Transit experts, such as M. Bernick and R. Cervero, actively make the case for what they call “the transit village.” Creating places–built environments, social environments, and economic environments–that embrace and evolve around mass transit systems can create more attractive and sustainable communities. The most important physical elements of the transit village are civic plazas near train entrances, pleasant walking environments, diversity in housing and compactness. By increasing mobility and sustainability within the city, it further contributes to the attainment of important public policy objectives, such as improving air quality, relieving traffic congestion, and rejuvenating inner-city neighbourhoods (Bernick and Cervero).
Some questions Nicole and I are left with when examining issues around one-way streets and transit in Hamilton are, what are some of the larger issues surrounding accessibility, environmental and physical safety for drivers, cyclists, pedestrians, and those using public transit? What current mind frames, if any, also stunt developments around more holistic discussions surrounding public transit and road safety?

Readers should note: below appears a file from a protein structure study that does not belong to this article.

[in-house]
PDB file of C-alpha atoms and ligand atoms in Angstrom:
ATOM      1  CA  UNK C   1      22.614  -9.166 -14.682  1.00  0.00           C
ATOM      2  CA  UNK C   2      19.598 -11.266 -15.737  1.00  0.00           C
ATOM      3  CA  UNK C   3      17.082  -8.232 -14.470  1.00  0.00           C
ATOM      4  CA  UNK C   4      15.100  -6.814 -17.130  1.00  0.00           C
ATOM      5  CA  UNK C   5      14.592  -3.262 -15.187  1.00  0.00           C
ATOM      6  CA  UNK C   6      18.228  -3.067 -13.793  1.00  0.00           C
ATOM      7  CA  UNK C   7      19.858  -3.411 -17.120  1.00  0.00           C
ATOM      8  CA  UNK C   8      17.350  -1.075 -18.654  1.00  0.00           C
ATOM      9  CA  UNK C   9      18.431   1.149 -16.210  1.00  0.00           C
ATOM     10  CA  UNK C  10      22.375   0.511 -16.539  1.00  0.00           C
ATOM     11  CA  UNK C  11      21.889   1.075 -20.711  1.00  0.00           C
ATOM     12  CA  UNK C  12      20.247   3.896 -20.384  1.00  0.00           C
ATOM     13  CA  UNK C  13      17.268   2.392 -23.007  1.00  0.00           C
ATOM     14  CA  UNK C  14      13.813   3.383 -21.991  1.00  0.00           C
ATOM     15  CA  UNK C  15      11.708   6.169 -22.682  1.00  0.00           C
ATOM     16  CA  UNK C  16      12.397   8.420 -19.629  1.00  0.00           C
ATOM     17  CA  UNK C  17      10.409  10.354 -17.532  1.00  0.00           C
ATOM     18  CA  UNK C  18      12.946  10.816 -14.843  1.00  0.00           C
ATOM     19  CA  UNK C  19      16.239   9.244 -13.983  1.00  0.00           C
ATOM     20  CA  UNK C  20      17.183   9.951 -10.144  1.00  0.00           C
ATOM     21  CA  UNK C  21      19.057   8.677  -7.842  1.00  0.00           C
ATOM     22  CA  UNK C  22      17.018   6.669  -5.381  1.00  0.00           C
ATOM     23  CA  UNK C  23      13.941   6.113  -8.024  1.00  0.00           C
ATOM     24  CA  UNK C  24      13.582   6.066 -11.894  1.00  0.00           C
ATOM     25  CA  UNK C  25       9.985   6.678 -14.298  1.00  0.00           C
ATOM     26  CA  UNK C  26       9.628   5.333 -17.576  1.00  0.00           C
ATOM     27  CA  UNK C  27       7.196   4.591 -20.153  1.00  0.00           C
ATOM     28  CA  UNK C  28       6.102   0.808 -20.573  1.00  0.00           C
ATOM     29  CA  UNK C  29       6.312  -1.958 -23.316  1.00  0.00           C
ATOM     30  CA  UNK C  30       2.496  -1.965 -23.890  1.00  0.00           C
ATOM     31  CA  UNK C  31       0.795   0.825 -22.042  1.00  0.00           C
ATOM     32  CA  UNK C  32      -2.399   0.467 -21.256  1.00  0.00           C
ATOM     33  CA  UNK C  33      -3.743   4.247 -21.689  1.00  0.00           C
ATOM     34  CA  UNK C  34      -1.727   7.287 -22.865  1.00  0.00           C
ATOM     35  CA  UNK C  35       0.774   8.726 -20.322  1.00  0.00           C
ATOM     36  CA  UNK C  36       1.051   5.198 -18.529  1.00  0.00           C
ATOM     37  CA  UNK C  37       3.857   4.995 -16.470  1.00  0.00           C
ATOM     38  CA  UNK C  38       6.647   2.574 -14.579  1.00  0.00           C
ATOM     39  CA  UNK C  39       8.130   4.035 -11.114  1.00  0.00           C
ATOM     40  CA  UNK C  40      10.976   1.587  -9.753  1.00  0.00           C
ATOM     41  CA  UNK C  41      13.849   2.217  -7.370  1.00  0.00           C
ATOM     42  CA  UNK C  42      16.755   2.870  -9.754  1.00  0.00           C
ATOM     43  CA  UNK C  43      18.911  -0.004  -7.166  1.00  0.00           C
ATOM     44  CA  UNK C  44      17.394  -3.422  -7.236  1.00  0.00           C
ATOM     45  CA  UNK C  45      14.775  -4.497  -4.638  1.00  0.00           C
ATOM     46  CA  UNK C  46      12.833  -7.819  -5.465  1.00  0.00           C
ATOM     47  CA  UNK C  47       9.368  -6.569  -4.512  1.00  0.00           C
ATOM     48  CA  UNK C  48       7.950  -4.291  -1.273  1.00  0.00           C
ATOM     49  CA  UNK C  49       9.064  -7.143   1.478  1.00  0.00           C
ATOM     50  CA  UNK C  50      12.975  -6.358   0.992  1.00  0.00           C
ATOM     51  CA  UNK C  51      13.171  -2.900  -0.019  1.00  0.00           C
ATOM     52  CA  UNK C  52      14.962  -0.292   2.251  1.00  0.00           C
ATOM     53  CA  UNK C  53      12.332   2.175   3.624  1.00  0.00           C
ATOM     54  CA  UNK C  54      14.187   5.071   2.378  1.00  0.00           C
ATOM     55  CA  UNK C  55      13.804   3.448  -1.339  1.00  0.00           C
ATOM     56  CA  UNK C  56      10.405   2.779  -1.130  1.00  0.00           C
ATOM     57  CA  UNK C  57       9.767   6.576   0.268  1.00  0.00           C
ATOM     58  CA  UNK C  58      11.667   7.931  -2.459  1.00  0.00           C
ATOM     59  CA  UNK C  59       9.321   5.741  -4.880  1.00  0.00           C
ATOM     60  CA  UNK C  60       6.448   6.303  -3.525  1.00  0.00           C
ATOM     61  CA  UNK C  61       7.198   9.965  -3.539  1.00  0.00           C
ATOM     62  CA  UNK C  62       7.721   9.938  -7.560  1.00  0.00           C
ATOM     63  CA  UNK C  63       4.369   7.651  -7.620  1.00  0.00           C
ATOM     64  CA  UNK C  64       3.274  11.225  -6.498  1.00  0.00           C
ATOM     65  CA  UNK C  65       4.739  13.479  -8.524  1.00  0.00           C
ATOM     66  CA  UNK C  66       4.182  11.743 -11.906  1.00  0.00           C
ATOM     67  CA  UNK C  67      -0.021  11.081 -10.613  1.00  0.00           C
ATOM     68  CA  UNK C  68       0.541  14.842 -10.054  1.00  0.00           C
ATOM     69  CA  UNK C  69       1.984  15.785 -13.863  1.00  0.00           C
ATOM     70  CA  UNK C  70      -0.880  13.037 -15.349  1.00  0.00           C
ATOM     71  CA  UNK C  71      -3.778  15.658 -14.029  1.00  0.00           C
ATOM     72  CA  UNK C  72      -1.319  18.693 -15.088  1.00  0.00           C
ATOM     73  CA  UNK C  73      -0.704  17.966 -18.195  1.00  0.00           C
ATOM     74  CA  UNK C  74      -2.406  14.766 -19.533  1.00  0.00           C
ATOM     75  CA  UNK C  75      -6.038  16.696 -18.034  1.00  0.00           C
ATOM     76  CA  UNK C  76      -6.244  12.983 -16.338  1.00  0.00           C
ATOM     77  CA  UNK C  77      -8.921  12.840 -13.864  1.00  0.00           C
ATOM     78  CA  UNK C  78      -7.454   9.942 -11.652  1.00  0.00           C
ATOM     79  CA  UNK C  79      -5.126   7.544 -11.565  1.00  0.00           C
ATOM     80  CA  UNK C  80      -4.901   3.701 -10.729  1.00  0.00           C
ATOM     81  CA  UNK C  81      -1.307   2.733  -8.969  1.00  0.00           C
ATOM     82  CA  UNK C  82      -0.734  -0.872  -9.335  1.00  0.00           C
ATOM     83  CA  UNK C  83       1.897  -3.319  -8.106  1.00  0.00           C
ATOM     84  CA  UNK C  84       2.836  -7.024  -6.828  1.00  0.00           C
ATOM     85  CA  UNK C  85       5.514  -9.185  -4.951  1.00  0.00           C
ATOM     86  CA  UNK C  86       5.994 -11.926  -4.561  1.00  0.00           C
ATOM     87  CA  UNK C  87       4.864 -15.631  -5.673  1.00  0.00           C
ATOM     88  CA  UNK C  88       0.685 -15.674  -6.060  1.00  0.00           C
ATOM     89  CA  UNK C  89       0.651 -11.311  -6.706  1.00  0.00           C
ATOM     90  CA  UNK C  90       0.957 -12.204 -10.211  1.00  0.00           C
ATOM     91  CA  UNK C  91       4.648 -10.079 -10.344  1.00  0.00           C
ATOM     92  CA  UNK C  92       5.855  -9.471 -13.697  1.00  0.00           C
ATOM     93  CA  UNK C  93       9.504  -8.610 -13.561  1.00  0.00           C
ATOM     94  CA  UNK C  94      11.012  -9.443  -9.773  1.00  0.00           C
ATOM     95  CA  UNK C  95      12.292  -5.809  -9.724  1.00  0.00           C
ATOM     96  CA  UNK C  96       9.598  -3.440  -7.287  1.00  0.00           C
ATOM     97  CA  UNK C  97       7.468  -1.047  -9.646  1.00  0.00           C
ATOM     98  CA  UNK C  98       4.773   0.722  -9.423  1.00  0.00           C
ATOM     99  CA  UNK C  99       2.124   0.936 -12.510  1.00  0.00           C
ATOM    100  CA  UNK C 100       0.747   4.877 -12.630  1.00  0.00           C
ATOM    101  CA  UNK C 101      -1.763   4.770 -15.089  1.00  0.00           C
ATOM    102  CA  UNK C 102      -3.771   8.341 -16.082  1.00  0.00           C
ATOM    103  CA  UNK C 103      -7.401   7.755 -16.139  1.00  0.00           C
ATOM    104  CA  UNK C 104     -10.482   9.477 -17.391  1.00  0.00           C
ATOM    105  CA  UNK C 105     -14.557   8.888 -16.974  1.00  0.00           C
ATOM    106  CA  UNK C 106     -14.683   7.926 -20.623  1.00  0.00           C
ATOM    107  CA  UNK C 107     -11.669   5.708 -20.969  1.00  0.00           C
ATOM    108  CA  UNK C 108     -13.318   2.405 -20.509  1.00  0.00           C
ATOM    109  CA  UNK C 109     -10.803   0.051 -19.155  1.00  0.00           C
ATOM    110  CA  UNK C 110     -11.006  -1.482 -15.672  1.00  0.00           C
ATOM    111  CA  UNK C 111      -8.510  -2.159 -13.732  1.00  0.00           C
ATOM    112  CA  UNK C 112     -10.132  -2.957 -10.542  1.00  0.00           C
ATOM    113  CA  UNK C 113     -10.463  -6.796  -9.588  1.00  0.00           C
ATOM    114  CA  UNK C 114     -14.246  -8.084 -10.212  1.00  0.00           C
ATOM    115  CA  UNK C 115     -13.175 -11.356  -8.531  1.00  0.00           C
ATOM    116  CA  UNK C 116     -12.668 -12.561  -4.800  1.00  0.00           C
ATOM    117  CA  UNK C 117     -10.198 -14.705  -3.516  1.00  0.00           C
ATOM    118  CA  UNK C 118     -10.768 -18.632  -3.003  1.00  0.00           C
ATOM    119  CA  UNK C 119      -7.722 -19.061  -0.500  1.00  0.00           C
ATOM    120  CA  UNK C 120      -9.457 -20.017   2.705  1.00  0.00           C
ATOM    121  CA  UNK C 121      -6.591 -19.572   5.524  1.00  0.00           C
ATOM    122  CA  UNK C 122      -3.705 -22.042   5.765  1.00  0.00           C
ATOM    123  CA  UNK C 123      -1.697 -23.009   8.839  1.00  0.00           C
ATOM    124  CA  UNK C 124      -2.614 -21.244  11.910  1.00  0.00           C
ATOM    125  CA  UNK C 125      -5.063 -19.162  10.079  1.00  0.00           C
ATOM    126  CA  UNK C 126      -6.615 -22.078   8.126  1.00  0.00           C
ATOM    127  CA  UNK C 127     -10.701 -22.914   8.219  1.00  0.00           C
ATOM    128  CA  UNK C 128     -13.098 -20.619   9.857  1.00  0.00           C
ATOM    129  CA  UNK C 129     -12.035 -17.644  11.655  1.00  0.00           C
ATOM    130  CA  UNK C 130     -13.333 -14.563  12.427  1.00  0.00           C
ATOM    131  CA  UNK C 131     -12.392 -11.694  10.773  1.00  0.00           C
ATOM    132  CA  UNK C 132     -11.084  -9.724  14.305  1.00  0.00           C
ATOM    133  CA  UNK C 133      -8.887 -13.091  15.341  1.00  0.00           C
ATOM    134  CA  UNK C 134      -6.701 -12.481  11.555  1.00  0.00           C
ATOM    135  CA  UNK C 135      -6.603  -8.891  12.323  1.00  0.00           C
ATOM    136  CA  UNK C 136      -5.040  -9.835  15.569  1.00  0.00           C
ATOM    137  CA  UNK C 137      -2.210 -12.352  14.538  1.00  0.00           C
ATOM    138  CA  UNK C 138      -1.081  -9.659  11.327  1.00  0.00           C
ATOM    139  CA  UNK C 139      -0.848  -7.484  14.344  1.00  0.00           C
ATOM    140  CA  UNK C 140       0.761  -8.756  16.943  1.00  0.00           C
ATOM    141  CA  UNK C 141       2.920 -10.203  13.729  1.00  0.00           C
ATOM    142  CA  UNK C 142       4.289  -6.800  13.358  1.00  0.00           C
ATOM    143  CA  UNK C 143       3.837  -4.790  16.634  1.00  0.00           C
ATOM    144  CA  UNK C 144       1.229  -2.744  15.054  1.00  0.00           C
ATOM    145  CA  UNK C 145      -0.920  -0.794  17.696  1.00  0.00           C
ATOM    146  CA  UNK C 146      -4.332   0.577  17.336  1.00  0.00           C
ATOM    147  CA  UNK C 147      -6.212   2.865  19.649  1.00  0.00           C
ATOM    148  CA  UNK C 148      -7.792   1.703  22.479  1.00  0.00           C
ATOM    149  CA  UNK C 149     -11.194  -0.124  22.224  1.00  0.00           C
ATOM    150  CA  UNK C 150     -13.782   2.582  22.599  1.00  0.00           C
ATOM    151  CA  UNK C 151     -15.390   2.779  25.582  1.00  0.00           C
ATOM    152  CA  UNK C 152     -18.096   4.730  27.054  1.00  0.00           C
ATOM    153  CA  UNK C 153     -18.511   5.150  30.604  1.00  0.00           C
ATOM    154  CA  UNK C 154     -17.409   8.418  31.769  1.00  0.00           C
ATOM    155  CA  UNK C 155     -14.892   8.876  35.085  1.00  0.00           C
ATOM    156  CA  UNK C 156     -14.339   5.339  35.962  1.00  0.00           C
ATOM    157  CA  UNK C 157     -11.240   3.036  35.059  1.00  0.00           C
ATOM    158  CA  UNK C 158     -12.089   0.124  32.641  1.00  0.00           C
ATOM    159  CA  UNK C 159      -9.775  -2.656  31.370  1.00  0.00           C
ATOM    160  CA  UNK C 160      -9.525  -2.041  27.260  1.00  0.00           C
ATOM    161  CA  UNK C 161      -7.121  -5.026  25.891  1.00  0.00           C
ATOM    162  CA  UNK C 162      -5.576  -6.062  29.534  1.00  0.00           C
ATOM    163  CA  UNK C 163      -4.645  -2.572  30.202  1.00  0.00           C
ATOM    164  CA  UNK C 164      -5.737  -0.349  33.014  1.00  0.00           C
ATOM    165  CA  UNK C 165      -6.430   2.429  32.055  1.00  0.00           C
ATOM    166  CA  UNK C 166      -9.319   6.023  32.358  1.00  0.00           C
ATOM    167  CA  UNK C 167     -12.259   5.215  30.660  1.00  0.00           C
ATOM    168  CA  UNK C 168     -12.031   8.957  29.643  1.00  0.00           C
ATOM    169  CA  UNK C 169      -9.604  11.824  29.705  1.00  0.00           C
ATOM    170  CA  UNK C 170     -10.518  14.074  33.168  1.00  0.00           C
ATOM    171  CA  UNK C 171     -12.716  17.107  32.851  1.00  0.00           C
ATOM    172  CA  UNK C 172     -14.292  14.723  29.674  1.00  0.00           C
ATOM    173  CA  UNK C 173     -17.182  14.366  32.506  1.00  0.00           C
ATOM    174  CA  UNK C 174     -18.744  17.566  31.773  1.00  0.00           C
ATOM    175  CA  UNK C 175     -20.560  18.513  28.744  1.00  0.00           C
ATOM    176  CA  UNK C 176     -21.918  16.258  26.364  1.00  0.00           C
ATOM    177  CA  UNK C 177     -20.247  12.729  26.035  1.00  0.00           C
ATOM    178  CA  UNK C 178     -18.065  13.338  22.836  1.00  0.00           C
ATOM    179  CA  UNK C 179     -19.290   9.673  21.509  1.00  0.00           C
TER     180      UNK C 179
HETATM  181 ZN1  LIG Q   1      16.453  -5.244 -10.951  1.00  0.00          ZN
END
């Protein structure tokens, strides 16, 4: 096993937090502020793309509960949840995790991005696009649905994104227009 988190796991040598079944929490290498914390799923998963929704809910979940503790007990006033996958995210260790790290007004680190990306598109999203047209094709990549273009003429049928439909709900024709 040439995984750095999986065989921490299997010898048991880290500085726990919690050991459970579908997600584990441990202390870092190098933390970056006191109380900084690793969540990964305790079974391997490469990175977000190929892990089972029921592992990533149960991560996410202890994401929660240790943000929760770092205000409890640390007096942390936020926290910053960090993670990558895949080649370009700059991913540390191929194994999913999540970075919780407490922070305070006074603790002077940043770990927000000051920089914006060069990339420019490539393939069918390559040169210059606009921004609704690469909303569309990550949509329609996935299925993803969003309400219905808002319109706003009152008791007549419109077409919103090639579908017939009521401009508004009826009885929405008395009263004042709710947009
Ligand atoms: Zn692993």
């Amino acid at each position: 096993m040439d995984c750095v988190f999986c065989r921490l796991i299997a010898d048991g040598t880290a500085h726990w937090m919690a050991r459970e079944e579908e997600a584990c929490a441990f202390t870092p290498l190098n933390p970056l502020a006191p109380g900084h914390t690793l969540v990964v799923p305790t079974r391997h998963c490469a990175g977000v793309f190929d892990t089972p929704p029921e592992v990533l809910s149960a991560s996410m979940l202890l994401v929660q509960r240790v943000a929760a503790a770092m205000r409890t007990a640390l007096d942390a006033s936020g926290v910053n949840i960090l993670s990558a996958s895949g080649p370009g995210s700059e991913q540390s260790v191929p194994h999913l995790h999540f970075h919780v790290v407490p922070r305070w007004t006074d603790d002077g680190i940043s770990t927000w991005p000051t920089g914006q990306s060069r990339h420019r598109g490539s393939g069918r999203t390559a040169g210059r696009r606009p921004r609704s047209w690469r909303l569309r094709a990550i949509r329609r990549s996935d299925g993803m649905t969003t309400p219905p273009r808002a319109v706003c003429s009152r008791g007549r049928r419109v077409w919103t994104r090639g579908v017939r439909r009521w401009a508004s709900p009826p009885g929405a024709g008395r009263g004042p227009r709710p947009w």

While it is important to address the many economic factors surrounding one-way streets and transit, it also seems important to examine the greater social implications of these issues. What members of our community suffer the most from current urban planning and infrastructure designs? How does addressing the issue of one-way streets and accessibility fit into the larger picture of democratic, urban restructuring that the city of Hamilton faces?